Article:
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NCV 3 Mathematical Literacy Hands-On Support Slide Show - Module 2


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This slide show complements the learner guide NCV 3 Mathematical Literacy Hands-On Training by San Viljoen, published by Future Managers. For more information visit our website

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NCV 3 Mathematical Literacy Hands-On Support Slide Show - Module 2

  1. 1. Mathematical Literacy 3
  2. 2. Module 2: Deal with finances in personal and/or familiar contexts as well as in the workplace
  3. 3. Module 2: Deal with finances in personal and/or familiar contexts as well as in the workplace <ul><li>After completing this outcome, you will be able to: </li></ul><ul><ul><li>Manage finances with confidence </li></ul></ul><ul><ul><li>Read, interpret and act on financial information presented in documents </li></ul></ul>
  4. 4. 1. MANAGE FINANCES AND FINANCIAL INFORMATION WITH CONFIDENCE <ul><li>At the end of this outcome, you will be able to: </li></ul><ul><ul><li>Identify, record and manage sources of income </li></ul></ul><ul><ul><li>List and manage expenses </li></ul></ul><ul><ul><li>Plan and monitor finances </li></ul></ul><ul><ul><li>Read and identify information from documents and complete the documents </li></ul></ul><ul><ul><li>Make and explain decisions using documents </li></ul></ul>
  5. 5. Income and expenditure <ul><li>Income is money that comes in. </li></ul><ul><li>This is the money earned by selling goods and services. </li></ul><ul><li>Examples </li></ul><ul><ul><li>Sales i.e. selling price minus the buying price of items. </li></ul></ul><ul><ul><li>Services rendered i.e. the payment for services rendered. </li></ul></ul><ul><ul><li>Interest earned e.g. on bank accounts or other investments. </li></ul></ul><ul><ul><li>Rental i.e. monthly fees received from the rental of property. </li></ul></ul><ul><ul><li>Donations or grants i.e. money given to the business without expecting any return. </li></ul></ul><ul><ul><li>Salaries, wages and commission – when you are the employee. </li></ul></ul>
  6. 6. Income and expenditure <ul><li>Expenses / Expenditure represent/s money spent which can be organised into budgets. </li></ul><ul><li>Examples </li></ul><ul><ul><li>Salaries/wages. </li></ul></ul><ul><ul><li>Commission. </li></ul></ul><ul><ul><li>Money spent in order to continue operating i.e. running expenses e.g. rental of premises, payment of salaries, water and electricity interest paid on loans, taxes. </li></ul></ul><ul><ul><li>Raw materials/stock/products. </li></ul></ul><ul><ul><li>Investment/savings. </li></ul></ul>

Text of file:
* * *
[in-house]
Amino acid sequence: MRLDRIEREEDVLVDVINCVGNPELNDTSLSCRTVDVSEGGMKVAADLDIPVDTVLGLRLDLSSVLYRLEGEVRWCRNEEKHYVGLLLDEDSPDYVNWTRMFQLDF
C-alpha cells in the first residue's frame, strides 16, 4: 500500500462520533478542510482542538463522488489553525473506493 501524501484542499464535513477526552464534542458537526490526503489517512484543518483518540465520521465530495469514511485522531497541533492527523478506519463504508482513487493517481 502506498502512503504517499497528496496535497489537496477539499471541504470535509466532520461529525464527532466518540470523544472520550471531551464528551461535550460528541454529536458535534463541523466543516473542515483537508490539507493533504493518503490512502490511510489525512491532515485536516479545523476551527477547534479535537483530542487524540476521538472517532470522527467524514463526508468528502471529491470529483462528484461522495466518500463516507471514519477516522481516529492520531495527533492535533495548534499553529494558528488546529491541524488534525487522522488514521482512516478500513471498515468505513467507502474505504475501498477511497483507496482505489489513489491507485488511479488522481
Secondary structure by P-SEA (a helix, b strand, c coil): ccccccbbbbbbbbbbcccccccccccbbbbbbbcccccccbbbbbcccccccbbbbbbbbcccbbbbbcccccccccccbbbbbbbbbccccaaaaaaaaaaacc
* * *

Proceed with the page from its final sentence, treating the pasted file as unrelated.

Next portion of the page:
7. 7. Gross income and net income <ul><li>When you read a job advertisement, you must remember that the gross salary or wage mentioned in the advert, is not what you will take home. There are deductions to be made by the employer . For a wage worker there will be an unemployment fund subtraction at 1% of earnings as well as tax subtraction of e.g. 25% of earnings – the % dependent on the total yearly earnings. </li></ul><ul><li>The amount that you actually receive, is called the net income. </li></ul><ul><li>For a business the net income is called the profit </li></ul>
  8. 8. Fixed expenses/income <ul><li>Fixed costs of a firm are the amounts that have to be paid even though no profit is made . Fixed costs are costs that are consistently the same each month. </li></ul><ul><li>Fixed costs will not change if output/productivity increases . </li></ul><ul><li>Fixed income is an amount that remains the same each month or an amount paid on a regular basis such as a monthly salary. </li></ul><ul><li>Examples </li></ul><ul><ul><li>Fixed costs to an individual: rent paid per month, fixed repayments on a loan or on a hire purchase agreement . </li></ul></ul><ul><ul><li>Fixed costs of a business are sometimes called “overheads”, and are e.g. contractual payments for building or equipment, rental, interest payments on debts, salaries of long-term employees, repayments. </li></ul></ul>
  9. 9. Variable income / expenses <ul><li>Variable costs for a business vary with the level of output – e.g. if you make more chairs you need more wood </li></ul><ul><li>Variable income is when the income amount from a specific source varies each month. </li></ul><ul><li>Examples </li></ul><ul><ul><li>Variable costs of an individual are: services such as electricity, water & sewerage; haircuts, entertainment, food . (These costs are fixed in the sense that they are there every month but variable in the amount payable per month). </li></ul></ul><ul><ul><li>Material or salaries, required to produce whatever item is being made, such as steel to manufacture cars, or workers to staff the production lines, fuel, light, and power to operate factories (raw materials, wages and fuel). </li></ul></ul><ul><ul><li>Commission and tips that a waitress/waiter receives are variable from one day to the next – never quite the same </li></ul></ul>
  10. 10. Activity 1 <ul><li>1. Identify items of expenditure and revenue from the following list </li></ul>          
  11. 11. Activity 1 <ul><li>Distinguish between fixed and variable income/cost items: </li></ul>          
  12. 12. Activity 1 <ul><li>Identify which words on a bank statement mean income (credit) and expenses (debit) </li></ul>          
  13. 13. Activity 2 <ul><li>1. With the table of transaction costs, calculate the tariffs for the following transactions: </li></ul><ul><li>a. How much will it cost to withdraw R800 at a Saswitch ATM? </li></ul><ul><li>b. How much will it cost to withdraw R800 at the ATM of your bank? </li></ul><ul><li>c. How much will it cost to withdraw R10 over the counter inside the bank? </li></ul>5,50 + 2,80 + 7,20 = 15,50 15,50 – 5,50 = 10,00 R25